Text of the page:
Colombian nationals protest in Glasgow and Edinburgh against violent government

Demonstrations in Edinburgh and across the UK have taken place to force the British and Scottish governments into challenging their Colombian counterpart on their human rights.

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The Colombian community in Edinburgh, Glasgow, Manchester and London has been demonstrating and standing in solidarity with its fellow citizens in Colombia, who have been protesting against President Ivan Duque and his government.

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Demonstrations took place at the Iron Duke monument on Princes Street with demonstrators showing their solidarity with protestors in Columbia.

Several demonstrations have also taken place in George Square, Glasgow.

Those involved are hoping to pressure the Scottish Government and UK Government into condemning the acts of violence propagated by the state against Columbian citizens.

Maria Reyes Mesa, who runs communications for Columbian citizens in Edinburgh, said: “The number of missing people varies according to the source, but Human Rights organisations claim there are more than 300 people whose whereabouts are still unknown who took part in protests. There are also 10 cases of sexual violence allegedly by the police, and thousands of injured.

“We call on the Columbian government to withdraw all of their troops from the cities and to guarantee the safety of protestors. The government must also now commit to improving healthcare, education, policing and look towards introducing a universal basic income.

The Colombian government has come under severe pressure for their use of violence against protesters domestically.

“We hope that both the UK and Scottish governments can pressure the Columbian government into committing to respecting human rights and to engage with demonstrators genuinely.”

On May 12 statistics were released showing that 42 people had been killed during protests - one of which was a police officer.

Demonstrations began on April 28 as protestors rallied against a proposed tax reform that would hurt middle-low earners in the country.

The government had argued that this was a necessary step to help the economically challenged nation.

Colombian protests in Edinburgh

GDP plummeted by 6.8 percent in 2020 whilst unemployment shot up as the coronavirus pandemic caused economic chaos.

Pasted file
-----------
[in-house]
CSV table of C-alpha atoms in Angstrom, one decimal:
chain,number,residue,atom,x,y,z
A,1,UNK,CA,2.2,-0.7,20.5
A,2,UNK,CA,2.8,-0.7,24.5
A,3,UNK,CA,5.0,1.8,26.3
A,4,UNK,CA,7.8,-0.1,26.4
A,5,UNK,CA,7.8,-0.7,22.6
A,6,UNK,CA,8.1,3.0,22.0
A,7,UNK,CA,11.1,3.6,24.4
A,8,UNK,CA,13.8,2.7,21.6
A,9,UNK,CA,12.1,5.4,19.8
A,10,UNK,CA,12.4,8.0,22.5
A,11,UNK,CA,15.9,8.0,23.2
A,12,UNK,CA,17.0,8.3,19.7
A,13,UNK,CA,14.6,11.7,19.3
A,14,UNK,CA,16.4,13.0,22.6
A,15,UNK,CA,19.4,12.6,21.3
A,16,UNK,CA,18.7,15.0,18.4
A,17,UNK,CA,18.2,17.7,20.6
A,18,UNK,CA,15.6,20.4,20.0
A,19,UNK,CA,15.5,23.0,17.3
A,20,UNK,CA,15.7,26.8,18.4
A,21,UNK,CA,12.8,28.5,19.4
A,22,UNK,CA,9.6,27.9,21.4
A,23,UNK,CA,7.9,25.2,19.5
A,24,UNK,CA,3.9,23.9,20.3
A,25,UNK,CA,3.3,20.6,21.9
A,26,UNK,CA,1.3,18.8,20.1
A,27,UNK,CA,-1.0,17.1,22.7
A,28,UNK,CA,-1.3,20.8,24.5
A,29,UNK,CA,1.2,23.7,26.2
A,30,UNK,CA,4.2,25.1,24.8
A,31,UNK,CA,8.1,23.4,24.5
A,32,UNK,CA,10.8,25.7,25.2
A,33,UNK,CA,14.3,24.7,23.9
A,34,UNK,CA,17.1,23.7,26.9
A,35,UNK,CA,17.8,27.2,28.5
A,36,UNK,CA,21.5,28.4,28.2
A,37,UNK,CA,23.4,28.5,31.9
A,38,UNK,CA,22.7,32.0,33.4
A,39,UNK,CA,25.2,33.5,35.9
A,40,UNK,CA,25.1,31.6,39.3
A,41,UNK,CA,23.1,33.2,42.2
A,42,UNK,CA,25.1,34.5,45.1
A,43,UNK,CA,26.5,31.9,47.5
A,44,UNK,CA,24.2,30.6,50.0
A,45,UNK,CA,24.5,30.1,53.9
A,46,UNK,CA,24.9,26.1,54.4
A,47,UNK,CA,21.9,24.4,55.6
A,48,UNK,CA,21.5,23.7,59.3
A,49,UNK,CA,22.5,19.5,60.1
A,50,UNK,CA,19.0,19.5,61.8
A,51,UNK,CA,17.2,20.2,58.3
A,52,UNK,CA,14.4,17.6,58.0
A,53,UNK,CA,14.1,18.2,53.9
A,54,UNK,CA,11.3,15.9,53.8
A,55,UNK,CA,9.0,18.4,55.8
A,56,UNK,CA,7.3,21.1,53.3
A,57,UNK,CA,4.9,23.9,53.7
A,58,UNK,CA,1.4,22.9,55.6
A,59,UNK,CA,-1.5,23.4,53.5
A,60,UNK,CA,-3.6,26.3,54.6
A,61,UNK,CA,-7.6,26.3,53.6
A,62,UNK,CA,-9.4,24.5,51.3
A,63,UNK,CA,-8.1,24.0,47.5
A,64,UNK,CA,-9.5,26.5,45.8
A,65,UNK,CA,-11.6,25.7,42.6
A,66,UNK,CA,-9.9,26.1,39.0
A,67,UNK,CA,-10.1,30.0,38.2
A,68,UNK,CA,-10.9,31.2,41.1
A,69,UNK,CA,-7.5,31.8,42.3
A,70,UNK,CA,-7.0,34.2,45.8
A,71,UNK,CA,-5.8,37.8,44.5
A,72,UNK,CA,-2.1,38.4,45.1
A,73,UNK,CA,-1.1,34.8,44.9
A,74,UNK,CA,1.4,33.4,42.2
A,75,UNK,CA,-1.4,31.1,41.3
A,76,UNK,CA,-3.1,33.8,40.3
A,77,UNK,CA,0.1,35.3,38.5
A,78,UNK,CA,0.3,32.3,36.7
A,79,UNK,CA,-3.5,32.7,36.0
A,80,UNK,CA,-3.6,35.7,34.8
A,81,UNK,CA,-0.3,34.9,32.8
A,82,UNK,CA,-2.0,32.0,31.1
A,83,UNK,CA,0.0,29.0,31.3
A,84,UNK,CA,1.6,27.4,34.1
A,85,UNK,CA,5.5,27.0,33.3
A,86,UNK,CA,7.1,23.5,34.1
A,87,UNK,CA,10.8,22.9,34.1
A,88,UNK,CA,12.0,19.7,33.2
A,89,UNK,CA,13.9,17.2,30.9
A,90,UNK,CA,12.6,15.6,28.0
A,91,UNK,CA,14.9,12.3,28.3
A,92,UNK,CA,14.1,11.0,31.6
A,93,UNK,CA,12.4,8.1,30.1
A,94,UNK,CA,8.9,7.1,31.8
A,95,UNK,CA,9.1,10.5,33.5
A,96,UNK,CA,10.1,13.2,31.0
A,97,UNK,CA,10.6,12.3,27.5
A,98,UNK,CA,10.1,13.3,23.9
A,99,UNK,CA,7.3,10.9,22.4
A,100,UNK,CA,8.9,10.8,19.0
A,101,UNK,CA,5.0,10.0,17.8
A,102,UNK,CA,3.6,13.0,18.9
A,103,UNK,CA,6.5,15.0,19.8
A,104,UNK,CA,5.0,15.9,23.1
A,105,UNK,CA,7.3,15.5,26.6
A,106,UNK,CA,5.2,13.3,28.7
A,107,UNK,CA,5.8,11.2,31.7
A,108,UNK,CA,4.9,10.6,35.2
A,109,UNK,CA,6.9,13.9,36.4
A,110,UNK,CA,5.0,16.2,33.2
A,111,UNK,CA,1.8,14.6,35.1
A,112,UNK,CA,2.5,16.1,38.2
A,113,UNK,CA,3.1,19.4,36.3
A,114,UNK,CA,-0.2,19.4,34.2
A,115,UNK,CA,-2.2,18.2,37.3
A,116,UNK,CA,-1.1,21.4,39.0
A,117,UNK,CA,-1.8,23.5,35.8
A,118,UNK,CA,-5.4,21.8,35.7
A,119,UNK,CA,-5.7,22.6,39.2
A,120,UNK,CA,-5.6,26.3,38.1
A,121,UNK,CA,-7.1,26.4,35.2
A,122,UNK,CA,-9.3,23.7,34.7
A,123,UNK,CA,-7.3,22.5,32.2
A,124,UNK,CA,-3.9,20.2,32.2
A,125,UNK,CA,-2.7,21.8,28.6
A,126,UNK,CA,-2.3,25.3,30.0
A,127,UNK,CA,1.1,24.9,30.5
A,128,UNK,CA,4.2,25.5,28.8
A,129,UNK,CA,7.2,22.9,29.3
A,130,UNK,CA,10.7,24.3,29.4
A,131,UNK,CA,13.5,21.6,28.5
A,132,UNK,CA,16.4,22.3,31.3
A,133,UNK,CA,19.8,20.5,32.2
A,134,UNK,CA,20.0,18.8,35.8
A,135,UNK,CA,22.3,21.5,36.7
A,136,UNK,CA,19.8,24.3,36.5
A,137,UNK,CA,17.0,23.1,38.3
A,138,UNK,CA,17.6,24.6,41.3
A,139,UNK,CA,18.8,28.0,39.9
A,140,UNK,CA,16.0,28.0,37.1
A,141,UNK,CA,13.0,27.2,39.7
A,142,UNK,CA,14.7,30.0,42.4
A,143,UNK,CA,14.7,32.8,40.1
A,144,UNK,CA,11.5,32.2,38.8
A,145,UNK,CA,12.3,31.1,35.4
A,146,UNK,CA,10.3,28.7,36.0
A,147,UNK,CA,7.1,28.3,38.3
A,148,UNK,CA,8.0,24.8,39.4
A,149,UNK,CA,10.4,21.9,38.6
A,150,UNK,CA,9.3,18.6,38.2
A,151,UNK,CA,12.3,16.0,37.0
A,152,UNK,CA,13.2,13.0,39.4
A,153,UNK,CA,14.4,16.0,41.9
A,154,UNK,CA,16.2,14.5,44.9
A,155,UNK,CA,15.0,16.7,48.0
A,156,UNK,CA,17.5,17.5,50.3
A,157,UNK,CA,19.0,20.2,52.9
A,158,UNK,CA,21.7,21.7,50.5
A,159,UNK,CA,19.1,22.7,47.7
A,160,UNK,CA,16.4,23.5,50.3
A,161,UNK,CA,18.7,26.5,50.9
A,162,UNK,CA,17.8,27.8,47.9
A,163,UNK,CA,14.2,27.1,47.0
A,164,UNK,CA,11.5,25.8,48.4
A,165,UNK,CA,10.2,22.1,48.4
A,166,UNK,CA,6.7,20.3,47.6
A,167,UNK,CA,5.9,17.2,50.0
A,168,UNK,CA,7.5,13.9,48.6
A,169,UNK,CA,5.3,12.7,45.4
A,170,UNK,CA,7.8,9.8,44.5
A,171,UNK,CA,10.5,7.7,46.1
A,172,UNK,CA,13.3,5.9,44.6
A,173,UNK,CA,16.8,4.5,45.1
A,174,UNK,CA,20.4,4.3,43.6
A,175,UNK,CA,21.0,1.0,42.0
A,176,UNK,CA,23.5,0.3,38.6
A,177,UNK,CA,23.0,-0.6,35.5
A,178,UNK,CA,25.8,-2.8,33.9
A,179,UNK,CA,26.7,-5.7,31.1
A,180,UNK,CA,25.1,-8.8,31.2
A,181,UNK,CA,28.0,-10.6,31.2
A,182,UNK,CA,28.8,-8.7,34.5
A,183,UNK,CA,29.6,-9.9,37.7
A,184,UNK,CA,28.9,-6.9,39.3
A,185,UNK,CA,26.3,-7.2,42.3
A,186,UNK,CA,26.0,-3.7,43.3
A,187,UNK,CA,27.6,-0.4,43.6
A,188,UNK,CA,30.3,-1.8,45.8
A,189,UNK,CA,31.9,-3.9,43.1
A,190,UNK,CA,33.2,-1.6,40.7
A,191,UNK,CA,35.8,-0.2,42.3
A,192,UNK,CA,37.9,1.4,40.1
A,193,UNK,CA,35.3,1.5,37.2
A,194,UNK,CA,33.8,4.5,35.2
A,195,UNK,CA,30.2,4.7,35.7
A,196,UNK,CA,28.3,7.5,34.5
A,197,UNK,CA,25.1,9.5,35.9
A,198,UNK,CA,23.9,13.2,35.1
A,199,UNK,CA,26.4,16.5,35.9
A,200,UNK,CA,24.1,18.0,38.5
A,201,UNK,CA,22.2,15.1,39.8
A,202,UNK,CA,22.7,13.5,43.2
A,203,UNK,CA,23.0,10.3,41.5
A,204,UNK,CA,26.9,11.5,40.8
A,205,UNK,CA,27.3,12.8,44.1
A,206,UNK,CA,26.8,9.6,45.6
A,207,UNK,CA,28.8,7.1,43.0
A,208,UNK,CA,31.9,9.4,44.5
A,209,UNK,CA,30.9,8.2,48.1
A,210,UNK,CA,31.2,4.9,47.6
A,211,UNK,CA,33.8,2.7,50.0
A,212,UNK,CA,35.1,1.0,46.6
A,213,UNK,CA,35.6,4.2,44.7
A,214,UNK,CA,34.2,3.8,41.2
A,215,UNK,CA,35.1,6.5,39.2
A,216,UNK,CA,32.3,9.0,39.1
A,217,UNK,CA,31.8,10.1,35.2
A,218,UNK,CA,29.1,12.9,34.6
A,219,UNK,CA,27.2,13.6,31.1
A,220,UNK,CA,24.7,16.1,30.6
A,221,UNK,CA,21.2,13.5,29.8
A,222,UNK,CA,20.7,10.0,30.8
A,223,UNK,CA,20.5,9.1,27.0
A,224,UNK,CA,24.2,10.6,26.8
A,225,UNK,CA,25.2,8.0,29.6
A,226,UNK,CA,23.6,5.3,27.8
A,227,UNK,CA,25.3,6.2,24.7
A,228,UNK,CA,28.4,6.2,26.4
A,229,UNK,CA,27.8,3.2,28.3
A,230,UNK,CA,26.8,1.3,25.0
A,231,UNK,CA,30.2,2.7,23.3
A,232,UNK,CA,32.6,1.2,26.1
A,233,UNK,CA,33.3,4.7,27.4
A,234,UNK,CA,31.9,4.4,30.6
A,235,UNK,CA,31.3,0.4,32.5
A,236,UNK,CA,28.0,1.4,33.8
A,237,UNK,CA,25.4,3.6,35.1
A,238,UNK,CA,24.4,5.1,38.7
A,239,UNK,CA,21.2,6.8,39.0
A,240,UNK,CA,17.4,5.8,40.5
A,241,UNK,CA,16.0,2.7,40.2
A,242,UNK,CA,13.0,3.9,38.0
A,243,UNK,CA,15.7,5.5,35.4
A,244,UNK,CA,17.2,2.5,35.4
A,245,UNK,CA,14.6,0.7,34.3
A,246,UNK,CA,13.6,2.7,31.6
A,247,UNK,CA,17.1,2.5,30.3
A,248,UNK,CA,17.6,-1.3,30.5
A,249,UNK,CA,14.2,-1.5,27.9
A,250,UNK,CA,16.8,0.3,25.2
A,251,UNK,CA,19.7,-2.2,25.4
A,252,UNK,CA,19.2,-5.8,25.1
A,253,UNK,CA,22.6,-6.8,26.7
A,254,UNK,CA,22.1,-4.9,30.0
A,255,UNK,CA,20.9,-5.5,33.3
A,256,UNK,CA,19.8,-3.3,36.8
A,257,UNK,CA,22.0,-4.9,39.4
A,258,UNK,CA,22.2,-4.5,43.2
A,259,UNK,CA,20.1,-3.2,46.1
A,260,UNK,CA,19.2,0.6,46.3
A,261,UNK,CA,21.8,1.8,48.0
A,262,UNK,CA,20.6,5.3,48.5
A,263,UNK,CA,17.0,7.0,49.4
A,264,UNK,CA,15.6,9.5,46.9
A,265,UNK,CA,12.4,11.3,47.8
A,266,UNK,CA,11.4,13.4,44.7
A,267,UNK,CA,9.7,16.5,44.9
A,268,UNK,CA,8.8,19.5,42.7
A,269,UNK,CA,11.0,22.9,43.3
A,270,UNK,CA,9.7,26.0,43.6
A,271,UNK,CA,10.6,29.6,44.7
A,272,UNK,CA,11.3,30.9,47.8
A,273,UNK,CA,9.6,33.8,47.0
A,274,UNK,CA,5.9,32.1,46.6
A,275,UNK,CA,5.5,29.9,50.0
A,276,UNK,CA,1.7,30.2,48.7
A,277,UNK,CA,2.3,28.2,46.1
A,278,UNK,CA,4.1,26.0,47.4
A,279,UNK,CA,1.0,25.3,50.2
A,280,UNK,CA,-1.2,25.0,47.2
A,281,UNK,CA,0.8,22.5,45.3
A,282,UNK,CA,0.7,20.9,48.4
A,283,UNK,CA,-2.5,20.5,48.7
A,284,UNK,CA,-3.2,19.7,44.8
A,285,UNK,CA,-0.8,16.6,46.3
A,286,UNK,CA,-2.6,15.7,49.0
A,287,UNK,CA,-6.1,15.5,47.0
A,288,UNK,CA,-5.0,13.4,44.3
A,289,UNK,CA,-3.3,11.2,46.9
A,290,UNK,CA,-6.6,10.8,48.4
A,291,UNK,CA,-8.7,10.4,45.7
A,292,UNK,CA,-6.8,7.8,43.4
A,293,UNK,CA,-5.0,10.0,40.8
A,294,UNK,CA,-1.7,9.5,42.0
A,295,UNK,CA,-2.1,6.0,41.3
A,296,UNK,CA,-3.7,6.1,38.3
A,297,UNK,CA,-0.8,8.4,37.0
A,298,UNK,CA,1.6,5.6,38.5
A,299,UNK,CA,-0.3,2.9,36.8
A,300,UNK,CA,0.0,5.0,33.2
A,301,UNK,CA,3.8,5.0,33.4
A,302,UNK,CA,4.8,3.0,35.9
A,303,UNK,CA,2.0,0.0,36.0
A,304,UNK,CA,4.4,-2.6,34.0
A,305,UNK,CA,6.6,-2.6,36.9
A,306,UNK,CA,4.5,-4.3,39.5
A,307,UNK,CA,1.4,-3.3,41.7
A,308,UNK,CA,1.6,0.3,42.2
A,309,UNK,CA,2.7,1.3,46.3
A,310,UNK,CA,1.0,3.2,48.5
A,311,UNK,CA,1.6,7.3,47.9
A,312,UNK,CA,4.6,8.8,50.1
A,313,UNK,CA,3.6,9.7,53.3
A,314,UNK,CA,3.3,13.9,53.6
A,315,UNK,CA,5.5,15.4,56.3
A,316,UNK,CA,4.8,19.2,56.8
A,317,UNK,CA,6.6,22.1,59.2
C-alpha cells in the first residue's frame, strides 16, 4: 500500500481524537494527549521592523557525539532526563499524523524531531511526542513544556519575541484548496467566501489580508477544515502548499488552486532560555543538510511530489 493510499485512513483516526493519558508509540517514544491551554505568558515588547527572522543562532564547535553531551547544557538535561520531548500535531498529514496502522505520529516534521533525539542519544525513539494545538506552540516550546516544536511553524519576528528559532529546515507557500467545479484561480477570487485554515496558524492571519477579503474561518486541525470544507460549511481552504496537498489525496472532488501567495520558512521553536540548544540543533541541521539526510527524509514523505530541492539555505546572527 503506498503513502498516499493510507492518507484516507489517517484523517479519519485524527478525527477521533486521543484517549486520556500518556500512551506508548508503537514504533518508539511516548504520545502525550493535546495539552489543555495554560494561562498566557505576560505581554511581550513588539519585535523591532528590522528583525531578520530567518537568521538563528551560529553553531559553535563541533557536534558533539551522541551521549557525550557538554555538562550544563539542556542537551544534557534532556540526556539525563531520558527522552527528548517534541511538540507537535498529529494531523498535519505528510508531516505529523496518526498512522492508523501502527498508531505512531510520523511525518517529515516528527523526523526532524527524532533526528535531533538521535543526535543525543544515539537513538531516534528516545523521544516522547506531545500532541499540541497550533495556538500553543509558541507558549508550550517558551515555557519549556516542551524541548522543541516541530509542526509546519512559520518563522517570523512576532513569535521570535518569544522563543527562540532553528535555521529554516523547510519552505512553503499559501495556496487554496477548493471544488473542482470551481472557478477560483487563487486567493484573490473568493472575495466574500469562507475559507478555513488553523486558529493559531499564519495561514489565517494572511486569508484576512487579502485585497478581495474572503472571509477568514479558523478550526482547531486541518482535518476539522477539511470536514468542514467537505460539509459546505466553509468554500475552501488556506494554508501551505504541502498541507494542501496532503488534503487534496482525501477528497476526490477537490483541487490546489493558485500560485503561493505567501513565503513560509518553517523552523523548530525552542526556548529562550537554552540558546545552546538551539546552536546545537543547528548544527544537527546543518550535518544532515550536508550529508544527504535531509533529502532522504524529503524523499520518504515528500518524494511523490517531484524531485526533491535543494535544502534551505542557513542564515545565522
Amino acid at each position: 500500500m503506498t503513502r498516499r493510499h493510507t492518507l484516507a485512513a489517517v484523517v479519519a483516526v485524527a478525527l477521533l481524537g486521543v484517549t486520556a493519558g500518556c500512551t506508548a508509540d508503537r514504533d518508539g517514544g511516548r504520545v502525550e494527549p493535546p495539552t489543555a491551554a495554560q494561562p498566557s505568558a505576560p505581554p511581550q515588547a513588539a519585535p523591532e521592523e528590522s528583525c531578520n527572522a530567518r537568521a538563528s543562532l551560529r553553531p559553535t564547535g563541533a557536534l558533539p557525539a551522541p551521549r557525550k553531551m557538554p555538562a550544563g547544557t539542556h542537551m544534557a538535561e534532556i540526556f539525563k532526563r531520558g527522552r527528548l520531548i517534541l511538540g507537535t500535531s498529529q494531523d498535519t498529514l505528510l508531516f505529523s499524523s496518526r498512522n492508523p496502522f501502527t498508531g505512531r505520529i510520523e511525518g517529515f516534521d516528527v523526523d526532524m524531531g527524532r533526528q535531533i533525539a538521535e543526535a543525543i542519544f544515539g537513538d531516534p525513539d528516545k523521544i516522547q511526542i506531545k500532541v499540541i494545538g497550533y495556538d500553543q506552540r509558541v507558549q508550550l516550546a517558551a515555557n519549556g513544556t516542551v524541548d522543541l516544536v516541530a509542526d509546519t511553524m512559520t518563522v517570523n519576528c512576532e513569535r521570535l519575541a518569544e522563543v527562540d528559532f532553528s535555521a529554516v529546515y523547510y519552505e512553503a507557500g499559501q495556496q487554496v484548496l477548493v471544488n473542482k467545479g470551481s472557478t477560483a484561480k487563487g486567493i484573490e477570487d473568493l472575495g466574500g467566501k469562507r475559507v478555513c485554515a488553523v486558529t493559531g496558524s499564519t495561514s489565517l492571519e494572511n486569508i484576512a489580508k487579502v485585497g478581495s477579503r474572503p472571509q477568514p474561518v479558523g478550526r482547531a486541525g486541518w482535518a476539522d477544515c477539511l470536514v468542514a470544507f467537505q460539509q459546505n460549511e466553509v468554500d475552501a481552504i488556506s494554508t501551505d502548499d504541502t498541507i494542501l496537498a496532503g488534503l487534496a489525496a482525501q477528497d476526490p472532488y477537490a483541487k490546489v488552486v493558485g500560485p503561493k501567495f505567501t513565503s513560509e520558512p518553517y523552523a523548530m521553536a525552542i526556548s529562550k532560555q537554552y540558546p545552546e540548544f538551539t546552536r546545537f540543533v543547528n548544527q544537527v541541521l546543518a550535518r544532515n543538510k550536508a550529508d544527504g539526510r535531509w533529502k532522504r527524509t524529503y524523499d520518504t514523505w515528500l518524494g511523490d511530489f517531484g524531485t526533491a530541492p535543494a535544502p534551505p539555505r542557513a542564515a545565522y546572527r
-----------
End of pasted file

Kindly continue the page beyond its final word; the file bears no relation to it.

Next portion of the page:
After four days of protest in late April, Duque said that he would cancel the tax reforms but from there things began to escalate.

It is believed that the protests are a continuation of those seen across 2019-20 where citizens hit out at rising levels of inequality.

As a result Protesters have blocked key roads leading to shortages of essentials in some areas.

Colombian demonstrators gather to demand action from UK and Scottish governments.

Since then the government has agreed to meet protest leaders but with more and more groups adding their demands, the demands have widened and a quick resolution seems unlikely.

A Scottish Government spokesperson said: “The Scottish Government strongly supports the efforts being made in Colombia to uphold human rights and secure equality and social justice.

“We share the deep concerns over the violent response to peaceful protest expressed by the office of the UN High Commissioner for Human Rights, and call on the Colombian authorities to ensure that all human rights, including the right to life and the right to freedom of assembly, are fully protected.”

Wendy Morton MP, the FCDO Minister for European Neighbourhood and the Americas, said: “I am deeply saddened by violence in Colombia. My thoughts are with the families of those who have died or been injured. The right to peaceful assembly and association must be guaranteed. We call for the end of violence, and the start of dialogue and transparent investigations.”

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